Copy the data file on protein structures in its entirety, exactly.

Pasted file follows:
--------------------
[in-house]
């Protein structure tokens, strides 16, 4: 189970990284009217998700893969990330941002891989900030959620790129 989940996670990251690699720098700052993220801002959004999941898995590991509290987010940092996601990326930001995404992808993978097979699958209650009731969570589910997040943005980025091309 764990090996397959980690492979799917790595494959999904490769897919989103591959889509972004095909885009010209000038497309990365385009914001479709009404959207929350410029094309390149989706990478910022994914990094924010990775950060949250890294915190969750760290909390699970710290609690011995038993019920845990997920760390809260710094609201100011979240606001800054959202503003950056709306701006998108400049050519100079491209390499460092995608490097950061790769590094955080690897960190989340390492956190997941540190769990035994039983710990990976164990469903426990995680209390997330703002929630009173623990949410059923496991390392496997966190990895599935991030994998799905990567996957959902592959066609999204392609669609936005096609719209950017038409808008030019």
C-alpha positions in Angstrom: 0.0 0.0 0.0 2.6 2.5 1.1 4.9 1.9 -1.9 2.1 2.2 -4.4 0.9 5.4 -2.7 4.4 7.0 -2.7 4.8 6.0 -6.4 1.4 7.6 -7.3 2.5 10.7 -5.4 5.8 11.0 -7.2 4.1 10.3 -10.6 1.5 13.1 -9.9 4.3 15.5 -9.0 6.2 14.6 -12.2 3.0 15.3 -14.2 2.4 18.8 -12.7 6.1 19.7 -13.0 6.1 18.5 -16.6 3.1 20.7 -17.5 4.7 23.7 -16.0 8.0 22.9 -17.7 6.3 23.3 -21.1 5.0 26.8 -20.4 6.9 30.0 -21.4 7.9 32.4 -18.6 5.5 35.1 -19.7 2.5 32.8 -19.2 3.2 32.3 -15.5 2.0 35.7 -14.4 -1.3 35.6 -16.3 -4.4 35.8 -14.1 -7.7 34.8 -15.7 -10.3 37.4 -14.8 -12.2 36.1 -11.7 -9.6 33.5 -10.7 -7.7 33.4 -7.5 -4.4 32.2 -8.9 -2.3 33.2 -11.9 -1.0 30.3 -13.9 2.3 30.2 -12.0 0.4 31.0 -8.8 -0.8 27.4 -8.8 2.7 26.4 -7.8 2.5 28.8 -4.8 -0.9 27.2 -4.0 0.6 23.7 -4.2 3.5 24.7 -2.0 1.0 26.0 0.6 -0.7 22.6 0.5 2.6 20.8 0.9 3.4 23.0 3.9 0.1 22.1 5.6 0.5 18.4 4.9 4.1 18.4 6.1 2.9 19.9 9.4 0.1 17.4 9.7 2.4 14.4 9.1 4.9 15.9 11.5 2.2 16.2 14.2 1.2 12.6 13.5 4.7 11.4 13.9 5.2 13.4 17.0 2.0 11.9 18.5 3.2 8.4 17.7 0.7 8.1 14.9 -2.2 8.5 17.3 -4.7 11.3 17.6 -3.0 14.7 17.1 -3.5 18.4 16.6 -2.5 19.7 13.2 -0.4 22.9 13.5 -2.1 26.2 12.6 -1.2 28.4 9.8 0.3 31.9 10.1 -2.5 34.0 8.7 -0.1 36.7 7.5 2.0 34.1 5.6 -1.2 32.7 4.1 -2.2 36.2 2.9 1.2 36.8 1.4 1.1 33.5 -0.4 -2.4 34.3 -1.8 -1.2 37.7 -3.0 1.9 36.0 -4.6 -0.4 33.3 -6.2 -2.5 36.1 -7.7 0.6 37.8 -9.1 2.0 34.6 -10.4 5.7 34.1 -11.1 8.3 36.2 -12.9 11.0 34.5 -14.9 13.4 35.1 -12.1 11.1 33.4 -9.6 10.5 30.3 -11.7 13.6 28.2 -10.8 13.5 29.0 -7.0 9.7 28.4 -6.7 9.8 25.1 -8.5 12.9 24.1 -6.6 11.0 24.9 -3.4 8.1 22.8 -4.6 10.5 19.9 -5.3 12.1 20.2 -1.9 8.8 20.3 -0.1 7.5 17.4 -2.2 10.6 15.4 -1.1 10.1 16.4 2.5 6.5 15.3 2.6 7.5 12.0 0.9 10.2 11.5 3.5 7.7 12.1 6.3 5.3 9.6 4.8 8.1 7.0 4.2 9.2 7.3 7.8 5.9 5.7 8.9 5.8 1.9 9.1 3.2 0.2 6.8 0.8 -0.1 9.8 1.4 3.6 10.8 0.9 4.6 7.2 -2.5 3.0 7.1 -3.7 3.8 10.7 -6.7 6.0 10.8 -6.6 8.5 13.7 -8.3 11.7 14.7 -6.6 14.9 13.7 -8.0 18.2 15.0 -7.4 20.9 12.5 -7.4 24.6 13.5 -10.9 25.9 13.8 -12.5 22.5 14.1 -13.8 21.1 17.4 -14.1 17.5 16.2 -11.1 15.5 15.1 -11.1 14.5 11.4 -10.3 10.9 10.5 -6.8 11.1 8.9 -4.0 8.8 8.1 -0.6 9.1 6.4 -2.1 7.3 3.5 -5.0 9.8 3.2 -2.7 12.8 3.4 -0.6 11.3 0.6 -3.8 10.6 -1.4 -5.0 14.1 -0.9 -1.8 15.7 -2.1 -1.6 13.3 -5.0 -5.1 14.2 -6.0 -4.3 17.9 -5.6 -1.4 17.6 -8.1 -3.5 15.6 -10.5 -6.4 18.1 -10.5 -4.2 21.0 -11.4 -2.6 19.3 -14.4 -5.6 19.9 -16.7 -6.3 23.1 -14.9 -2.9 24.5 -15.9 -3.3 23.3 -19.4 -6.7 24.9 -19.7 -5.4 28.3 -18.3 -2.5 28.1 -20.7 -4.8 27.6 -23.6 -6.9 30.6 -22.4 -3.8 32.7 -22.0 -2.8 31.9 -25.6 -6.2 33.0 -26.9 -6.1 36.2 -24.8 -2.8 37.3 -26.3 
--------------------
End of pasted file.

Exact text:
[in-house]
């Protein structure tokens, strides 16, 4: 189970990284009217998700893969990330941002891989900030959620790129 989940996670990251690699720098700052993220801002959004999941898995590991509290987010940092996601990326930001995404992808993978097979699958209650009731969570589910997040943005980025091309 764990090996397959980690492979799917790595494959999904490769897919989103591959889509972004095909885009010209000038497309990365385009914001479709009404959207929350410029094309390149989706990478910022994914990094924010990775950060949250890294915190969750760290909390699970710290609690011995038993019920845990997920760390809260710094609201100011979240606001800054959202503003950056709306701006998108400049050519100079491209390499460092995608490097950061790769590094955080690897960190989340390492956190997941540190769990035994039983710990990976164990469903426990995680209390997330703002929630009173623990949410059923496991390392496997966190990895599935991030994998799905990567996957959902592959066609999204392609669609936005096609719209950017038409808008030019």
C-alpha positions in Angstrom: 0.0 0.0 0.0 2.6 2.5 1.1 4.9 1.9 -1.9 2.1 2.2 -4.4 0.9 5.4 -2.7 4.4 7.0 -2.7 4.8 6.0 -6.4 1.4 7.6 -7.3 2.5 10.7 -5.4 5.8 11.0 -7.2 4.1 10.3 -10.6 1.5 13.1 -9.9 4.3 15.5 -9.0 6.2 14.6 -12.2 3.0 15.3 -14.2 2.4 18.8 -12.7 6.1 19.7 -13.0 6.1 18.5 -16.6 3.1 20.7 -17.5 4.7 23.7 -16.0 8.0 22.9 -17.7 6.3 23.3 -21.1 5.0 26.8 -20.4 6.9 30.0 -21.4 7.9 32.4 -18.6 5.5 35.1 -19.7 2.5 32.8 -19.2 3.2 32.3 -15.5 2.0 35.7 -14.4 -1.3 35.6 -16.3 -4.4 35.8 -14.1 -7.7 34.8 -15.7 -10.3 37.4 -14.8 -12.2 36.1 -11.7 -9.6 33.5 -10.7 -7.7 33.4 -7.5 -4.4 32.2 -8.9 -2.3 33.2 -11.9 -1.0 30.3 -13.9 2.3 30.2 -12.0 0.4 31.0 -8.8 -0.8 27.4 -8.8 2.7 26.4 -7.8 2.5 28.8 -4.8 -0.9 27.2 -4.0 0.6 23.7 -4.2 3.5 24.7 -2.0 1.0 26.0 0.6 -0.7 22.6 0.5 2.6 20.8 0.9 3.4 23.0 3.9 0.1 22.1 5.6 0.5 18.4 4.9 4.1 18.4 6.1 2.9 19.9 9.4 0.1 17.4 9.7 2.4 14.4 9.1 4.9 15.9 11.5 2.2 16.2 14.2 1.2 12.6 13.5 4.7 11.4 13.9 5.2 13.4 17.0 2.0 11.9 18.5 3.2 8.4 17.7 0.7 8.1 14.9 -2.2 8.5 17.3 -4.7 11.3 17.6 -3.0 14.7 17.1 -3.5 18.4 16.6 -2.5 19.7 13.2 -0.4 22.9 13.5 -2.1 26.2 12.6 -1.2 28.4 9.8 0.3 31.9 10.1 -2.5 34.0 8.7 -0.1 36.7 7.5 2.0 34.1 5.6 -1.2 32.7 4.1 -2.2 36.2 2.9 1.2 36.8 1.4 1.1 33.5 -0.4 -2.4 34.3 -1.8 -1.2 37.7 -3.0 1.9 36.0 -4.6 -0.4 33.3 -6.2 -2.5 36.1 -7.7 0.6 37.8 -9.1 2.0 34.6 -10.4 5.7 34.1 -11.1 8.3 36.2 -12.9 11.0 34.5 -14.9 13.4 35.1 -12.1 11.1 33.4 -9.6 10.5 30.3 -11.7 13.6 28.2 -10.8 13.5 29.0 -7.0 9.7 28.4 -6.7 9.8 25.1 -8.5 12.9 24.1 -6.6 11.0 24.9 -3.4 8.1 22.8 -4.6 10.5 19.9 -5.3 12.1 20.2 -1.9 8.8 20.3 -0.1 7.5 17.4 -2.2 10.6 15.4 -1.1 10.1 16.4 2.5 6.5 15.3 2.6 7.5 12.0 0.9 10.2 11.5 3.5 7.7 12.1 6.3 5.3 9.6 4.8 8.1 7.0 4.2 9.2 7.3 7.8 5.9 5.7 8.9 5.8 1.9 9.1 3.2 0.2 6.8 0.8 -0.1 9.8 1.4 3.6 10.8 0.9 4.6 7.2 -2.5 3.0 7.1 -3.7 3.8 10.7 -6.7 6.0 10.8 -6.6 8.5 13.7 -8.3 11.7 14.7 -6.6 14.9 13.7 -8.0 18.2 15.0 -7.4 20.9 12.5 -7.4 24.6 13.5 -10.9 25.9 13.8 -12.5 22.5 14.1 -13.8 21.1 17.4 -14.1 17.5 16.2 -11.1 15.5 15.1 -11.1 14.5 11.4 -10.3 10.9 10.5 -6.8 11.1 8.9 -4.0 8.8 8.1 -0.6 9.1 6.4 -2.1 7.3 3.5 -5.0 9.8 3.2 -2.7 12.8 3.4 -0.6 11.3 0.6 -3.8 10.6 -1.4 -5.0 14.1 -0.9 -1.8 15.7 -2.1 -1.6 13.3 -5.0 -5.1 14.2 -6.0 -4.3 17.9 -5.6 -1.4 17.6 -8.1 -3.5 15.6 -10.5 -6.4 18.1 -10.5 -4.2 21.0 -11.4 -2.6 19.3 -14.4 -5.6 19.9 -16.7 -6.3 23.1 -14.9 -2.9 24.5 -15.9 -3.3 23.3 -19.4 -6.7 24.9 -19.7 -5.4 28.3 -18.3 -2.5 28.1 -20.7 -4.8 27.6 -23.6 -6.9 30.6 -22.4 -3.8 32.7 -22.0 -2.8 31.9 -25.6 -6.2 33.0 -26.9 -6.1 36.2 -24.8 -2.8 37.3 -26.3 